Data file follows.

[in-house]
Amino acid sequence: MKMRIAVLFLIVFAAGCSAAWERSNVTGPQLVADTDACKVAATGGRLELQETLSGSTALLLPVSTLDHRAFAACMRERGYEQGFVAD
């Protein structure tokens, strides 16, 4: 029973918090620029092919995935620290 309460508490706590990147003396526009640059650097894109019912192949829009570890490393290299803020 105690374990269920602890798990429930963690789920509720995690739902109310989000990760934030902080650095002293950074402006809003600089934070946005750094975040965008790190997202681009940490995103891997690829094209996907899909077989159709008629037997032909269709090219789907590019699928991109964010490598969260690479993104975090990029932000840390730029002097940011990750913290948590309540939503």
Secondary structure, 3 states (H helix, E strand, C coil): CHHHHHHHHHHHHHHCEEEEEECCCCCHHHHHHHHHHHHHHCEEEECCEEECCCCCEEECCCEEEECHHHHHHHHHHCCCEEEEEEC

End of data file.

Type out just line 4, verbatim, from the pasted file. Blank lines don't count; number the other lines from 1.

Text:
Secondary structure, 3 states (H helix, E strand, C coil): CHHHHHHHHHHHHHHCEEEEEECCCCCHHHHHHHHHHHHHHCEEEECCEEECCCCCEEECCCEEEECHHHHHHHHHHCCCEEEEEEC